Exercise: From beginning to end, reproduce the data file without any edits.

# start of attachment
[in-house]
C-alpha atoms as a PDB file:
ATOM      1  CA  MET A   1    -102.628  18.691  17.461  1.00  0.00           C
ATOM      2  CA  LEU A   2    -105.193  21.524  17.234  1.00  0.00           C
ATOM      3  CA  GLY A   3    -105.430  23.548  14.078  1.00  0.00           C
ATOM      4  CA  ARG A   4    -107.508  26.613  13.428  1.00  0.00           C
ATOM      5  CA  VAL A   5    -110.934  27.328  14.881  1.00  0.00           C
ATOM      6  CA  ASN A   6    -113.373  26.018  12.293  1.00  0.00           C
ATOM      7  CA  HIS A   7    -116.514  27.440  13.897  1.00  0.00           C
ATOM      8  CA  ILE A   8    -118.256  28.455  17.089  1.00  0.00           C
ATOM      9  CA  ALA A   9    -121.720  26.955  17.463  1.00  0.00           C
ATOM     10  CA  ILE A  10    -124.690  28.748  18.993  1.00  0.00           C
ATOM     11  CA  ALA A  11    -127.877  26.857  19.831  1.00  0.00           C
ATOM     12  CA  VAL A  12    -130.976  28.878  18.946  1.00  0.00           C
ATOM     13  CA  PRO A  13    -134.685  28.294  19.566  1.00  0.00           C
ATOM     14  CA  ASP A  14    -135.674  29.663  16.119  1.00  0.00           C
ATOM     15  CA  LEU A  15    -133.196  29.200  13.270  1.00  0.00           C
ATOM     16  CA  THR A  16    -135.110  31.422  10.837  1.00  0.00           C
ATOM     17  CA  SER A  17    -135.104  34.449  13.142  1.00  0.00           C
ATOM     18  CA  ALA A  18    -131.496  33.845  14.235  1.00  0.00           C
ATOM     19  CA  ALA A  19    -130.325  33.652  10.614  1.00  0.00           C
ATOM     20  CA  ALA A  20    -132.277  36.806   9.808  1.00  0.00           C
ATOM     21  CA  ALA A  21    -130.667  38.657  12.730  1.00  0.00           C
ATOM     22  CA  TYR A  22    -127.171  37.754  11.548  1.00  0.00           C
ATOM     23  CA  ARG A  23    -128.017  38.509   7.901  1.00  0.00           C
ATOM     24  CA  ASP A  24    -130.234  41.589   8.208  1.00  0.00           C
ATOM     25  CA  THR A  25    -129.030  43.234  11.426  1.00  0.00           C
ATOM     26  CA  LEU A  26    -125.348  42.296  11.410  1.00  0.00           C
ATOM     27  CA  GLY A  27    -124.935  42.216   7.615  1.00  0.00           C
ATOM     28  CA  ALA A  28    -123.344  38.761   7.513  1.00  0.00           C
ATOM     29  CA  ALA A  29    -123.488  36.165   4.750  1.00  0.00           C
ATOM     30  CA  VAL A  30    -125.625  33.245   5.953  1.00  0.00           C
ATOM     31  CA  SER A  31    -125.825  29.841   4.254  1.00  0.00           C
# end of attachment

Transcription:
[in-house]
C-alpha atoms as a PDB file:
ATOM      1  CA  MET A   1    -102.628  18.691  17.461  1.00  0.00           C
ATOM      2  CA  LEU A   2    -105.193  21.524  17.234  1.00  0.00           C
ATOM      3  CA  GLY A   3    -105.430  23.548  14.078  1.00  0.00           C
ATOM      4  CA  ARG A   4    -107.508  26.613  13.428  1.00  0.00           C
ATOM      5  CA  VAL A   5    -110.934  27.328  14.881  1.00  0.00           C
ATOM      6  CA  ASN A   6    -113.373  26.018  12.293  1.00  0.00           C
ATOM      7  CA  HIS A   7    -116.514  27.440  13.897  1.00  0.00           C
ATOM      8  CA  ILE A   8    -118.256  28.455  17.089  1.00  0.00           C
ATOM      9  CA  ALA A   9    -121.720  26.955  17.463  1.00  0.00           C
ATOM     10  CA  ILE A  10    -124.690  28.748  18.993  1.00  0.00           C
ATOM     11  CA  ALA A  11    -127.877  26.857  19.831  1.00  0.00           C
ATOM     12  CA  VAL A  12    -130.976  28.878  18.946  1.00  0.00           C
ATOM     13  CA  PRO A  13    -134.685  28.294  19.566  1.00  0.00           C
ATOM     14  CA  ASP A  14    -135.674  29.663  16.119  1.00  0.00           C
ATOM     15  CA  LEU A  15    -133.196  29.200  13.270  1.00  0.00           C
ATOM     16  CA  THR A  16    -135.110  31.422  10.837  1.00  0.00           C
ATOM     17  CA  SER A  17    -135.104  34.449  13.142  1.00  0.00           C
ATOM     18  CA  ALA A  18    -131.496  33.845  14.235  1.00  0.00           C
ATOM     19  CA  ALA A  19    -130.325  33.652  10.614  1.00  0.00           C
ATOM     20  CA  ALA A  20    -132.277  36.806   9.808  1.00  0.00           C
ATOM     21  CA  ALA A  21    -130.667  38.657  12.730  1.00  0.00           C
ATOM     22  CA  TYR A  22    -127.171  37.754  11.548  1.00  0.00           C
ATOM     23  CA  ARG A  23    -128.017  38.509   7.901  1.00  0.00           C
ATOM     24  CA  ASP A  24    -130.234  41.589   8.208  1.00  0.00           C
ATOM     25  CA  THR A  25    -129.030  43.234  11.426  1.00  0.00           C
ATOM     26  CA  LEU A  26    -125.348  42.296  11.410  1.00  0.00           C
ATOM     27  CA  GLY A  27    -124.935  42.216   7.615  1.00  0.00           C
ATOM     28  CA  ALA A  28    -123.344  38.761   7.513  1.00  0.00           C
ATOM     29  CA  ALA A  29    -123.488  36.165   4.750  1.00  0.00           C
ATOM     30  CA  VAL A  30    -125.625  33.245   5.953  1.00  0.00           C
ATOM     31  CA  SER A  31    -125.825  29.841   4.254  1.00  0.00           C